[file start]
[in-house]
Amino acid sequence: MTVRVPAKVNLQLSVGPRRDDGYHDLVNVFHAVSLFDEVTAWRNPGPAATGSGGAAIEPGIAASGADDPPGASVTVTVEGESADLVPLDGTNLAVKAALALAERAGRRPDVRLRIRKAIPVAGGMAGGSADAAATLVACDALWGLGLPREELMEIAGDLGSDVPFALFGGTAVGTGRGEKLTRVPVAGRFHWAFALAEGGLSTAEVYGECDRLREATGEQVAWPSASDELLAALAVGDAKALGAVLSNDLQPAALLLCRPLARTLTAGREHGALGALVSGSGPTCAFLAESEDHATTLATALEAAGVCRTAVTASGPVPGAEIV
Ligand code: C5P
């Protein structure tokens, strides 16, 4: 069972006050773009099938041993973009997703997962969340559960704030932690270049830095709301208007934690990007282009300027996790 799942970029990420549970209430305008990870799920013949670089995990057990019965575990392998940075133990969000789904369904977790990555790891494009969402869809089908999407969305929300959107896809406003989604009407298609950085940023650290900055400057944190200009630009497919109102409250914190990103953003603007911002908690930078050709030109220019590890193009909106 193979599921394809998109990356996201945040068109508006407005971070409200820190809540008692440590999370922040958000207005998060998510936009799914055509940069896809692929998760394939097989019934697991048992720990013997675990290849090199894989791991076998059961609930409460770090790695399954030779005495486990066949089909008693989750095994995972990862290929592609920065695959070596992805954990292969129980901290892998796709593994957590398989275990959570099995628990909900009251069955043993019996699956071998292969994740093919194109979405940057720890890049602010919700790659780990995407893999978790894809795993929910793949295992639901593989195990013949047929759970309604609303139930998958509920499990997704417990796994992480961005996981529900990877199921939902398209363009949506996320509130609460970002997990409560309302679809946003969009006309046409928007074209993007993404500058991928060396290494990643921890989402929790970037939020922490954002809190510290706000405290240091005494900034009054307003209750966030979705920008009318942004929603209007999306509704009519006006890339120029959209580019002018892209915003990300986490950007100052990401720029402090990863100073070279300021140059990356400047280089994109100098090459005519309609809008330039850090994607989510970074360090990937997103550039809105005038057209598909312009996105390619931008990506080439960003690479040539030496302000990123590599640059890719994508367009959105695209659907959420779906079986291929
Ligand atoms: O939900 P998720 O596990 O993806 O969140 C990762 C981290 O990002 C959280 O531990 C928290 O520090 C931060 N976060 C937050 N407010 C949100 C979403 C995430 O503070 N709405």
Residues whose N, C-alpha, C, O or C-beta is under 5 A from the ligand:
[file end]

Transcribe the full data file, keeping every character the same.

[in-house]
Amino acid sequence: MTVRVPAKVNLQLSVGPRRDDGYHDLVNVFHAVSLFDEVTAWRNPGPAATGSGGAAIEPGIAASGADDPPGASVTVTVEGESADLVPLDGTNLAVKAALALAERAGRRPDVRLRIRKAIPVAGGMAGGSADAAATLVACDALWGLGLPREELMEIAGDLGSDVPFALFGGTAVGTGRGEKLTRVPVAGRFHWAFALAEGGLSTAEVYGECDRLREATGEQVAWPSASDELLAALAVGDAKALGAVLSNDLQPAALLLCRPLARTLTAGREHGALGALVSGSGPTCAFLAESEDHATTLATALEAAGVCRTAVTASGPVPGAEIV
Ligand code: C5P
């Protein structure tokens, strides 16, 4: 069972006050773009099938041993973009997703997962969340559960704030932690270049830095709301208007934690990007282009300027996790 799942970029990420549970209430305008990870799920013949670089995990057990019965575990392998940075133990969000789904369904977790990555790891494009969402869809089908999407969305929300959107896809406003989604009407298609950085940023650290900055400057944190200009630009497919109102409250914190990103953003603007911002908690930078050709030109220019590890193009909106 193979599921394809998109990356996201945040068109508006407005971070409200820190809540008692440590999370922040958000207005998060998510936009799914055509940069896809692929998760394939097989019934697991048992720990013997675990290849090199894989791991076998059961609930409460770090790695399954030779005495486990066949089909008693989750095994995972990862290929592609920065695959070596992805954990292969129980901290892998796709593994957590398989275990959570099995628990909900009251069955043993019996699956071998292969994740093919194109979405940057720890890049602010919700790659780990995407893999978790894809795993929910793949295992639901593989195990013949047929759970309604609303139930998958509920499990997704417990796994992480961005996981529900990877199921939902398209363009949506996320509130609460970002997990409560309302679809946003969009006309046409928007074209993007993404500058991928060396290494990643921890989402929790970037939020922490954002809190510290706000405290240091005494900034009054307003209750966030979705920008009318942004929603209007999306509704009519006006890339120029959209580019002018892209915003990300986490950007100052990401720029402090990863100073070279300021140059990356400047280089994109100098090459005519309609809008330039850090994607989510970074360090990937997103550039809105005038057209598909312009996105390619931008990506080439960003690479040539030496302000990123590599640059890719994508367009959105695209659907959420779906079986291929
Ligand atoms: O939900 P998720 O596990 O993806 O969140 C990762 C981290 O990002 C959280 O531990 C928290 O520090 C931060 N976060 C937050 N407010 C949100 C979403 C995430 O503070 N709405």
Residues whose N, C-alpha, C, O or C-beta is under 5 A from the ligand: